'The folly of generalisation': infant mortality in Loughborough, Leicestershire 1888-1910

Cattell, Norma Ann (2006). 'The folly of generalisation': infant mortality in Loughborough, Leicestershire 1888-1910. PhD thesis The Open University.

DOI: https://doi.org/10.21954/ou.ro.0000e976


In spite of much research, stretching over more than a century and across numerous countries, the rapid and widespread decline of infant mortality in Europe, which began around 1900, remains a conundrum. Here, a new source - the Vaccination Registers - brings a new perspective. The Vaccination Registers are based on copies of Civil Registers of Births and Infant Deaths. By supplying individual level data they enable us to investigate the links between infant mortality and a variety of causal factors at a much lower level of aggregation than has hitherto been possible. This thesis is mainly concerned with how to social class and the urban-rural dichotomy affect infant mortality decline, but other topics, such as housing and income; births outside marriage; multiple births; seasonality of death; and place of birth are also investigated.

The area of enquiry is the Loughborough Sub-registration District and the core period of analysis, the years 1888 - 1910. The thesis begins by describing the intellectual context of the study, followed by a description of the major sources. Prior to two chapters on the major areas of investigation, urban-rural differences and social class, I outline the locational context of the study. Chapter 7 then looks at what the vaccination registers can tell us about various related topics.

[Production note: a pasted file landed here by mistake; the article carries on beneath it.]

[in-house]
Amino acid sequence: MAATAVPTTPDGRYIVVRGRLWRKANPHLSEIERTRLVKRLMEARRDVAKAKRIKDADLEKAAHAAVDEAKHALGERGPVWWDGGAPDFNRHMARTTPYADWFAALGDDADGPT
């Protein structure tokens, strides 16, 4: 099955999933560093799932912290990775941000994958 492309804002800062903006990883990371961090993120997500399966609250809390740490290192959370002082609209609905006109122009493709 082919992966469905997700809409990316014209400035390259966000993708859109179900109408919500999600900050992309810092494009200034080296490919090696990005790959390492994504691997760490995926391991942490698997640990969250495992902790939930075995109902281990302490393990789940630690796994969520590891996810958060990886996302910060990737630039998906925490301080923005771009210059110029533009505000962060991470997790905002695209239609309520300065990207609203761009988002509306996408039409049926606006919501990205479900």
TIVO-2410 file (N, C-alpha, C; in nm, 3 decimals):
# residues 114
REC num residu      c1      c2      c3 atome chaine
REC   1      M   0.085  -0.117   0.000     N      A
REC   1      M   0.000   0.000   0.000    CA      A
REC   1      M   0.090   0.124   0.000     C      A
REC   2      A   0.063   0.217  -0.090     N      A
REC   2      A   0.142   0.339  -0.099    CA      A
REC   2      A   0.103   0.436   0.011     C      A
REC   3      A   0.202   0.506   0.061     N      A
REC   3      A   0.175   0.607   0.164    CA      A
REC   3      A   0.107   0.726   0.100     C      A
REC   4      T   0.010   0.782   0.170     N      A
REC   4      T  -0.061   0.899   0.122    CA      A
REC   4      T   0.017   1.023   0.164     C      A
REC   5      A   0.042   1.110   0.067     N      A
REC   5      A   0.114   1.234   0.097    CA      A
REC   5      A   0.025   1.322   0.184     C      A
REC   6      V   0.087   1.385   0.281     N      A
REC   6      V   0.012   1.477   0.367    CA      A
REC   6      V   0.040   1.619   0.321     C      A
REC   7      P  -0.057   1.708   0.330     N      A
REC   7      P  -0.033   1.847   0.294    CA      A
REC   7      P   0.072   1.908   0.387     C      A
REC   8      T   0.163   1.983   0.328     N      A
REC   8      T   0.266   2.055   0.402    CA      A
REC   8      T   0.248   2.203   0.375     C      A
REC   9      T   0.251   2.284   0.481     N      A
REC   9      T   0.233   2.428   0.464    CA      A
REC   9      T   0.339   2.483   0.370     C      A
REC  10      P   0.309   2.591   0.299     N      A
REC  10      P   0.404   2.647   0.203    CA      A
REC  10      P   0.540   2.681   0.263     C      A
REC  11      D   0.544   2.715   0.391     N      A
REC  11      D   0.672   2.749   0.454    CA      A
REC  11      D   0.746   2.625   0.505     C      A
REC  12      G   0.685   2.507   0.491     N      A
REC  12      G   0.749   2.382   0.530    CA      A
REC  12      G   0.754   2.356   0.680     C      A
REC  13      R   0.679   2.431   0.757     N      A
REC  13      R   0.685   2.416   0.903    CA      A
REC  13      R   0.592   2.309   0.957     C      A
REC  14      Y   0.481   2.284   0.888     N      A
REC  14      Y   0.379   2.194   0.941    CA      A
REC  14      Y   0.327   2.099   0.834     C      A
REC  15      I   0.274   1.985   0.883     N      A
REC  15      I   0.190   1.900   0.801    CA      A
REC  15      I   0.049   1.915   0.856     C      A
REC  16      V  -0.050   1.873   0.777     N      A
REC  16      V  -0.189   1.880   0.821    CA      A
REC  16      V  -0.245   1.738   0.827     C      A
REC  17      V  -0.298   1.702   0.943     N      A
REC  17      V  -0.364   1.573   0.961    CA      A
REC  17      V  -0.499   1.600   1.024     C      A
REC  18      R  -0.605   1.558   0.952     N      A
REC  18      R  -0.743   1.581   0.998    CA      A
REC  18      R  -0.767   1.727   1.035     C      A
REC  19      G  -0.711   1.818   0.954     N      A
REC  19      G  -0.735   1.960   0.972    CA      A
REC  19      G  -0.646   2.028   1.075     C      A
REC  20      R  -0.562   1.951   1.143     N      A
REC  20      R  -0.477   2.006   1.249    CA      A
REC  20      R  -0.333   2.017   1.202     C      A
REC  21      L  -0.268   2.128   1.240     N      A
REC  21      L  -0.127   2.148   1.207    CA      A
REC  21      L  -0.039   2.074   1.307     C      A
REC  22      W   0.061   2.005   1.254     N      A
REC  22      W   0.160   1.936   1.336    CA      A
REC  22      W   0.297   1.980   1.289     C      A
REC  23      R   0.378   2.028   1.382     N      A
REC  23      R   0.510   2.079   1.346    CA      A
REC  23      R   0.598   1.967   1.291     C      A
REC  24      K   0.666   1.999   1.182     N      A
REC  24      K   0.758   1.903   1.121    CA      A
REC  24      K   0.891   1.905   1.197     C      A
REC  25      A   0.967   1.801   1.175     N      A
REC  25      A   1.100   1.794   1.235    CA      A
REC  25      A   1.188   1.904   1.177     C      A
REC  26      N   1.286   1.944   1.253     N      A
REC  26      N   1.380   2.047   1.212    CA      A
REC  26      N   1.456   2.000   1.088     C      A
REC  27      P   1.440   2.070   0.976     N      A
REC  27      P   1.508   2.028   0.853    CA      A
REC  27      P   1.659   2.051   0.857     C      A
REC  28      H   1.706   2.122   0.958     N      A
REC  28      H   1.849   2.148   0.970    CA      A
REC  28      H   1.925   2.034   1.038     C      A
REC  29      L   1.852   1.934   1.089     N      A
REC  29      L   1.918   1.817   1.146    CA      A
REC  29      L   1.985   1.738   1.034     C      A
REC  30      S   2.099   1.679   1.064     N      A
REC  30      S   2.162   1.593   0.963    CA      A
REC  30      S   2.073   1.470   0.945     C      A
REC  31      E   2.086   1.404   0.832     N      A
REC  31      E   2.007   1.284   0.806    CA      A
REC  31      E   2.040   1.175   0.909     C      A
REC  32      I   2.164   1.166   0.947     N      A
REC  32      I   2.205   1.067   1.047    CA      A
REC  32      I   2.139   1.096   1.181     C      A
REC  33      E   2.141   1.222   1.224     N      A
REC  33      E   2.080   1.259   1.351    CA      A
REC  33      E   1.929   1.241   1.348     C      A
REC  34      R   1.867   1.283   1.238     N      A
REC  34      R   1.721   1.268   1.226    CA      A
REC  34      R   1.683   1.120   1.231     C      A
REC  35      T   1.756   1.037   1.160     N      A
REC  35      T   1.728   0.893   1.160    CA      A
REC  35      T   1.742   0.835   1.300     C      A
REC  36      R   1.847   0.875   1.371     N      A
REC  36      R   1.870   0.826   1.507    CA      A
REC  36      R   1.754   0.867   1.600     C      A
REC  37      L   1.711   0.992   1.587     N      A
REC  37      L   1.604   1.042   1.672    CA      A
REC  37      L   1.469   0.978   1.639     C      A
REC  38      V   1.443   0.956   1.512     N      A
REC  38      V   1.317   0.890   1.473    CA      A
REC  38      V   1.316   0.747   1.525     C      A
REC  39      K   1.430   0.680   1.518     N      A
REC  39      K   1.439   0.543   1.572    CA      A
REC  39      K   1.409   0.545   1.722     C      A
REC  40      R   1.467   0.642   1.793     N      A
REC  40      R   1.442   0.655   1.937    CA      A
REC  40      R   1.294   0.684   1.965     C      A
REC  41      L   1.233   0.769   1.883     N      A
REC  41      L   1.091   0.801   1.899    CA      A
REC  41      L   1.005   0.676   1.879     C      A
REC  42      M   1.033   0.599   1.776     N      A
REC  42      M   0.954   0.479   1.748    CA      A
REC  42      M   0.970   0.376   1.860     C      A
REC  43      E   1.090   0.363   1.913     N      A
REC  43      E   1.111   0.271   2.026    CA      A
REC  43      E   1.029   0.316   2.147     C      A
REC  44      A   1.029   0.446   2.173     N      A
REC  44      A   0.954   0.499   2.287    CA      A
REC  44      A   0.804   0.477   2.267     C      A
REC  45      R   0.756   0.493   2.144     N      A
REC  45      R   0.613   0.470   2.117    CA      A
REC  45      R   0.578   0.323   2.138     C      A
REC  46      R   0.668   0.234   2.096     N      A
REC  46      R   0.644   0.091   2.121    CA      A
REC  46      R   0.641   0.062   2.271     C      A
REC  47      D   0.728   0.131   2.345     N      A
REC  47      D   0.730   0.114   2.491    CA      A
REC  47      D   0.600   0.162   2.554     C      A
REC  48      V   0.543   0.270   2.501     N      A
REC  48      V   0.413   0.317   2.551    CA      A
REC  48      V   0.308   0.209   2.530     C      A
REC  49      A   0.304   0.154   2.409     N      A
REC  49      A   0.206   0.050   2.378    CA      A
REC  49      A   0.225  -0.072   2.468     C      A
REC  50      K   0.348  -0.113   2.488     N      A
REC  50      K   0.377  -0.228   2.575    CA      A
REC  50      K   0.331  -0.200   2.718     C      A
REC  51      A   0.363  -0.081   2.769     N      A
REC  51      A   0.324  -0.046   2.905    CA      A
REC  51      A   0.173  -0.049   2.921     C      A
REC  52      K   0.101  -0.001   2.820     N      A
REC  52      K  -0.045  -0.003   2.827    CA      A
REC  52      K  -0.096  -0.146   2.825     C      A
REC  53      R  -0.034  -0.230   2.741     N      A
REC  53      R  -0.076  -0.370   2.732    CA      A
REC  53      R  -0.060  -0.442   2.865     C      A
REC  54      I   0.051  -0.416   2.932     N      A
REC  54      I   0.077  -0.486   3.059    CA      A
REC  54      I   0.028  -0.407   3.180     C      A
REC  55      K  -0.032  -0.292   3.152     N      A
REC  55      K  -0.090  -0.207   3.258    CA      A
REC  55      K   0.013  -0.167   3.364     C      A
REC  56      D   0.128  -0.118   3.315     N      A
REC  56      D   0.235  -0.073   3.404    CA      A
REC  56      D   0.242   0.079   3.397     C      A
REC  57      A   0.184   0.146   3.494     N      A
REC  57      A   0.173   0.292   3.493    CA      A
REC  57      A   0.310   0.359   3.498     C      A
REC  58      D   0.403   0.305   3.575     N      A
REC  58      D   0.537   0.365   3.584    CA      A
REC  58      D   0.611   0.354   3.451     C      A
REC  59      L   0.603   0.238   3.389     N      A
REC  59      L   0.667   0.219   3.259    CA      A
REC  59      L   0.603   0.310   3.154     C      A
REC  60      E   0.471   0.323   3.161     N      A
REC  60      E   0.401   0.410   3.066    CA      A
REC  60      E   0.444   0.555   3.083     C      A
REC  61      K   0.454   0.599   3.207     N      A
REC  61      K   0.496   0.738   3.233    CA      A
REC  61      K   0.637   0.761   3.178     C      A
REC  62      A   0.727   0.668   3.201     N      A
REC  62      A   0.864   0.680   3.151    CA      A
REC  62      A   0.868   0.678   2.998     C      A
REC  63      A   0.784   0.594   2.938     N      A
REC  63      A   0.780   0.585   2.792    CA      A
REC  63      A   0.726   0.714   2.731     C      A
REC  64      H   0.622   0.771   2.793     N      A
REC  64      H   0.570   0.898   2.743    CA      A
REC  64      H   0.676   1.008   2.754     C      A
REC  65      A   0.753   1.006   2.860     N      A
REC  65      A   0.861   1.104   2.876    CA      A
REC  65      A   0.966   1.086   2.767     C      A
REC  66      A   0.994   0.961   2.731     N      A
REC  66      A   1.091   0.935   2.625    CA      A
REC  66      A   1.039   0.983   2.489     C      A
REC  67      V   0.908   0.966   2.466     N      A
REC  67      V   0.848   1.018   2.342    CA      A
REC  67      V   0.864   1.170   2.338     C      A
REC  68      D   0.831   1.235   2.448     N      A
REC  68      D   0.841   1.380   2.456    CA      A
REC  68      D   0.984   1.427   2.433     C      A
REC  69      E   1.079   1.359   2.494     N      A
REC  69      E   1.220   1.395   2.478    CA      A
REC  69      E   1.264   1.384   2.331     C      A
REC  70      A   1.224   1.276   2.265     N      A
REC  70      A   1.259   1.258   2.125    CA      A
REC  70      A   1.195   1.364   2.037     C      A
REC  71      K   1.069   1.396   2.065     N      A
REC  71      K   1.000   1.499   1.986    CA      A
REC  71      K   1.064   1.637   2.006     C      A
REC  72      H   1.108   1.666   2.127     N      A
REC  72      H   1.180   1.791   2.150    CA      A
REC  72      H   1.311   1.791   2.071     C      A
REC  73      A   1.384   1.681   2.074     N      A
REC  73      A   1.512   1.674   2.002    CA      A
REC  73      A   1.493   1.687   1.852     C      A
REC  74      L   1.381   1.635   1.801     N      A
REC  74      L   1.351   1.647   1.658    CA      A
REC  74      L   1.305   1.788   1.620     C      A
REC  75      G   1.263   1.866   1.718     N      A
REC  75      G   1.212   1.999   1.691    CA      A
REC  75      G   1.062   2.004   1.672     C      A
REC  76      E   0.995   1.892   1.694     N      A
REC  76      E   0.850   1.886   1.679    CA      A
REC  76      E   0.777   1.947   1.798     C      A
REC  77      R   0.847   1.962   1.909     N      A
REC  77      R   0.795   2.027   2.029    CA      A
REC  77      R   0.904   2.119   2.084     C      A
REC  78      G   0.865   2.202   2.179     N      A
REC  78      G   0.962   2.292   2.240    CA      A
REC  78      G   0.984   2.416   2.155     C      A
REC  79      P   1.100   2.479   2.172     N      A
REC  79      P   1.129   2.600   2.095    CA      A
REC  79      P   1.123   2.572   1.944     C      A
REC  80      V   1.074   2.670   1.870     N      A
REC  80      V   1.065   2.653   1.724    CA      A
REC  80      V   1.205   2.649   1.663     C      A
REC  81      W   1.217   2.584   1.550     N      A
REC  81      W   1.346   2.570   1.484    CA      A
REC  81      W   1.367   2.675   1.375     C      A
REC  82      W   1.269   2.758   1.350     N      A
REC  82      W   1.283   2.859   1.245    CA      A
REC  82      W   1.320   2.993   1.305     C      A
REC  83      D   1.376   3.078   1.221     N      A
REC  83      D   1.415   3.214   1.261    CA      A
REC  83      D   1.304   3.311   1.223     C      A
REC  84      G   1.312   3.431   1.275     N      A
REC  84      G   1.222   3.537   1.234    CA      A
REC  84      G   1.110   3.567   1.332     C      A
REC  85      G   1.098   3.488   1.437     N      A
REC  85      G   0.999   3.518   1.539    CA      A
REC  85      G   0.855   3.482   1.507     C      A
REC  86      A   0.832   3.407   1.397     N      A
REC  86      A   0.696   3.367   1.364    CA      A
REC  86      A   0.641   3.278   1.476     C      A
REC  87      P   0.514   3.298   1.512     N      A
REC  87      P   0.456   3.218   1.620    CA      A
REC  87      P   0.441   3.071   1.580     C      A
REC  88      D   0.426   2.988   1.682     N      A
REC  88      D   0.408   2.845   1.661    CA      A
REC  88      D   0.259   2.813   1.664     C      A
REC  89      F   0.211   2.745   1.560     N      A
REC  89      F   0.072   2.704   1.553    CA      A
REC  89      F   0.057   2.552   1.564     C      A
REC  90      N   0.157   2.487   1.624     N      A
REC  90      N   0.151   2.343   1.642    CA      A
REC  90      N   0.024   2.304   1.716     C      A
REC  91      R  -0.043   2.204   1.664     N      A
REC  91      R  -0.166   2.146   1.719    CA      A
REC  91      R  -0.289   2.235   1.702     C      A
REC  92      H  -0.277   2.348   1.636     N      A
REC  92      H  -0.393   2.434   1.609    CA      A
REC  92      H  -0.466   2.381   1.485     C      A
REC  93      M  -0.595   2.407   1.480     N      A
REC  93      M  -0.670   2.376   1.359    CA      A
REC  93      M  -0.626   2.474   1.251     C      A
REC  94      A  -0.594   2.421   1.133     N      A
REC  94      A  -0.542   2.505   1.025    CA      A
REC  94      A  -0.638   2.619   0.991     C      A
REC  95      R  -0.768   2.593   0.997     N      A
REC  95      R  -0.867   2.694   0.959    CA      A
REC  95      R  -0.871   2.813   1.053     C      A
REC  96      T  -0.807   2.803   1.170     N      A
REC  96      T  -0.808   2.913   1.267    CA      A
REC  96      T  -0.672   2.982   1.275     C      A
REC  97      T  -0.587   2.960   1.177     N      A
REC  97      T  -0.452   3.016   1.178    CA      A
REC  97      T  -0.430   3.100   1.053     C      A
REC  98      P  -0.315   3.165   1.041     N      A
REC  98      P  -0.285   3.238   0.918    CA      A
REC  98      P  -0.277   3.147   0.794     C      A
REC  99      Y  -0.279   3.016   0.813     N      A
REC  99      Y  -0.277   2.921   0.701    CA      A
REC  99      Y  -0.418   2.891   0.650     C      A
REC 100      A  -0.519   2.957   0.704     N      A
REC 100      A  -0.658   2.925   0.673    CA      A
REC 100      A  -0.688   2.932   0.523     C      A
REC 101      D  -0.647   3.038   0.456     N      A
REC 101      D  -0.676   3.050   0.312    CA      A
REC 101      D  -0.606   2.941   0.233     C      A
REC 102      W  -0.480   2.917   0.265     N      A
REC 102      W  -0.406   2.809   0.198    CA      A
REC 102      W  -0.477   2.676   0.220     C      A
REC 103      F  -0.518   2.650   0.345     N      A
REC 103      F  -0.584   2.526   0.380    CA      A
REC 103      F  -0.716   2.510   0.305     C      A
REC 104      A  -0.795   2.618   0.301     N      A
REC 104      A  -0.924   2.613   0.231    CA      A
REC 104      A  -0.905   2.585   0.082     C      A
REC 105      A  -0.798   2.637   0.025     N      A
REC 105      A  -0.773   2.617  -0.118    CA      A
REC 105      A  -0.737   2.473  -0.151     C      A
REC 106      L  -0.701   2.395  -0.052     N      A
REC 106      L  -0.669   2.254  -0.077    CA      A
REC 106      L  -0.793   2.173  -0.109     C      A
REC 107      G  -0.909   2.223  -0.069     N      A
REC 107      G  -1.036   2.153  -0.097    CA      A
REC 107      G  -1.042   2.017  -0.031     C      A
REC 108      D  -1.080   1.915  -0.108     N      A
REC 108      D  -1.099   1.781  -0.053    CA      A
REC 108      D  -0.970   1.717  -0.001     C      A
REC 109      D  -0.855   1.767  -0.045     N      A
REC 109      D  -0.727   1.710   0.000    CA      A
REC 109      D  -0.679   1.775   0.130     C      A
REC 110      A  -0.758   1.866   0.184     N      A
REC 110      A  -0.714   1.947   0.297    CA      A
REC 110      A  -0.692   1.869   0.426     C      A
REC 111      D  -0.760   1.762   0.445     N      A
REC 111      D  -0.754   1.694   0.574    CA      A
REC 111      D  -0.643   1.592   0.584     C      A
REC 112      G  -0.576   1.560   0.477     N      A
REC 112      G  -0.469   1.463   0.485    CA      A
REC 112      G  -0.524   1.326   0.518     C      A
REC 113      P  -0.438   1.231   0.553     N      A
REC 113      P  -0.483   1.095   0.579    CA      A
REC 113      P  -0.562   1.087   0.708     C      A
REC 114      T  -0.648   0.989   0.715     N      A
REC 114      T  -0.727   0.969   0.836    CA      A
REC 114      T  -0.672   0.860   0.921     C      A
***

Most studies of infant mortality in the period covered by this thesis have been carried out at a relatively high level of aggregation - the country, the county or Registration District. By going behind such aggregates to much smaller areas, such as the community, the street and the household, this study will show that explanations of the level and direction of infant mortality must acknowledge, not only that no mono-causal explanation is valid, but nor is there a standard set of explanations. Rather, 'every district is a law unto itself. Not by wide, sweeping generalisations but by careful local consideration of strictly local conditions will, in time, this problem be solved' (Pooler 1918:7:).

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